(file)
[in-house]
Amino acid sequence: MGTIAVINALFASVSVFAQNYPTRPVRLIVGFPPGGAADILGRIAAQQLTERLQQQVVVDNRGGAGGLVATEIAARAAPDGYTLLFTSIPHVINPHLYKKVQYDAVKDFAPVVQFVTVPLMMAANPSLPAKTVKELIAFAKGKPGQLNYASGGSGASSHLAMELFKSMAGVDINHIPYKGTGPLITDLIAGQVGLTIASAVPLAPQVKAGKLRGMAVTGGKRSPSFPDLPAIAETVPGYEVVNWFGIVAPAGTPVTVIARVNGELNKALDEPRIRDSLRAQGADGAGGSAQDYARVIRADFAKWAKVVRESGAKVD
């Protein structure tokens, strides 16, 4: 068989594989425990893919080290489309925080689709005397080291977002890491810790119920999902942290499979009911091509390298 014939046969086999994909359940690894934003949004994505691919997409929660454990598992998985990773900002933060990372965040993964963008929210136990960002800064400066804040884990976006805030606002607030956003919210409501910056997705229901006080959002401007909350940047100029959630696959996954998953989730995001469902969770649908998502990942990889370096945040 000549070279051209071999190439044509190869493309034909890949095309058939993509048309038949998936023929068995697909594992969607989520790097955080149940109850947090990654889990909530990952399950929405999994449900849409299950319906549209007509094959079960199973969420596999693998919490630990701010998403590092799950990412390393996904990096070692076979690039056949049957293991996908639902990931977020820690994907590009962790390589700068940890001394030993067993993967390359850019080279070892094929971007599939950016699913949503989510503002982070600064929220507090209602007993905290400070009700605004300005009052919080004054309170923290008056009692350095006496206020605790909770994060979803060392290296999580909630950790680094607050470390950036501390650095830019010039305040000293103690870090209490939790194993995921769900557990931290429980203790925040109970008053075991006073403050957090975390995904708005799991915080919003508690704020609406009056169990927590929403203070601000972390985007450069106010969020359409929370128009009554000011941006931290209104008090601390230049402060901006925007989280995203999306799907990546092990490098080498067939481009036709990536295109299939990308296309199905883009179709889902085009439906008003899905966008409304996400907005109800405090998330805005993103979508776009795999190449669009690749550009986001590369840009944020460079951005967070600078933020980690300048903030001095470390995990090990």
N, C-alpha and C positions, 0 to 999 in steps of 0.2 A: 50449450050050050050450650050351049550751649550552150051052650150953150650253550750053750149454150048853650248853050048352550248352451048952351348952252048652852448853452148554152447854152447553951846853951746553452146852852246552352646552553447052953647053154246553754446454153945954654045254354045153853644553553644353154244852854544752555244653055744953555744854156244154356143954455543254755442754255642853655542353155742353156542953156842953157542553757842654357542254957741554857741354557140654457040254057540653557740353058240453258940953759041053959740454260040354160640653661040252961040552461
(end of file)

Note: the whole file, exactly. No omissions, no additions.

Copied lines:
[in-house]
Amino acid sequence: MGTIAVINALFASVSVFAQNYPTRPVRLIVGFPPGGAADILGRIAAQQLTERLQQQVVVDNRGGAGGLVATEIAARAAPDGYTLLFTSIPHVINPHLYKKVQYDAVKDFAPVVQFVTVPLMMAANPSLPAKTVKELIAFAKGKPGQLNYASGGSGASSHLAMELFKSMAGVDINHIPYKGTGPLITDLIAGQVGLTIASAVPLAPQVKAGKLRGMAVTGGKRSPSFPDLPAIAETVPGYEVVNWFGIVAPAGTPVTVIARVNGELNKALDEPRIRDSLRAQGADGAGGSAQDYARVIRADFAKWAKVVRESGAKVD
């Protein structure tokens, strides 16, 4: 068989594989425990893919080290489309925080689709005397080291977002890491810790119920999902942290499979009911091509390298 014939046969086999994909359940690894934003949004994505691919997409929660454990598992998985990773900002933060990372965040993964963008929210136990960002800064400066804040884990976006805030606002607030956003919210409501910056997705229901006080959002401007909350940047100029959630696959996954998953989730995001469902969770649908998502990942990889370096945040 000549070279051209071999190439044509190869493309034909890949095309058939993509048309038949998936023929068995697909594992969607989520790097955080149940109850947090990654889990909530990952399950929405999994449900849409299950319906549209007509094959079960199973969420596999693998919490630990701010998403590092799950990412390393996904990096070692076979690039056949049957293991996908639902990931977020820690994907590009962790390589700068940890001394030993067993993967390359850019080279070892094929971007599939950016699913949503989510503002982070600064929220507090209602007993905290400070009700605004300005009052919080004054309170923290008056009692350095006496206020605790909770994060979803060392290296999580909630950790680094607050470390950036501390650095830019010039305040000293103690870090209490939790194993995921769900557990931290429980203790925040109970008053075991006073403050957090975390995904708005799991915080919003508690704020609406009056169990927590929403203070601000972390985007450069106010969020359409929370128009009554000011941006931290209104008090601390230049402060901006925007989280995203999306799907990546092990490098080498067939481009036709990536295109299939990308296309199905883009179709889902085009439906008003899905966008409304996400907005109800405090998330805005993103979508776009795999190449669009690749550009986001590369840009944020460079951005967070600078933020980690300048903030001095470390995990090990």
N, C-alpha and C positions, 0 to 999 in steps of 0.2 A: 50449450050050050050450650050351049550751649550552150051052650150953150650253550750053750149454150048853650248853050048352550248352451048952351348952252048652852448853452148554152447854152447553951846853951746553452146852852246552352646552553447052953647053154246553754446454153945954654045254354045153853644553553644353154244852854544752555244653055744953555744854156244154356143954455543254755442754255642853655542353155742353156542953156842953157542553757842654357542254957741554857741354557140654457040254057540653557740353058240453258940953759041053959740454260040354160640653661040252961040552461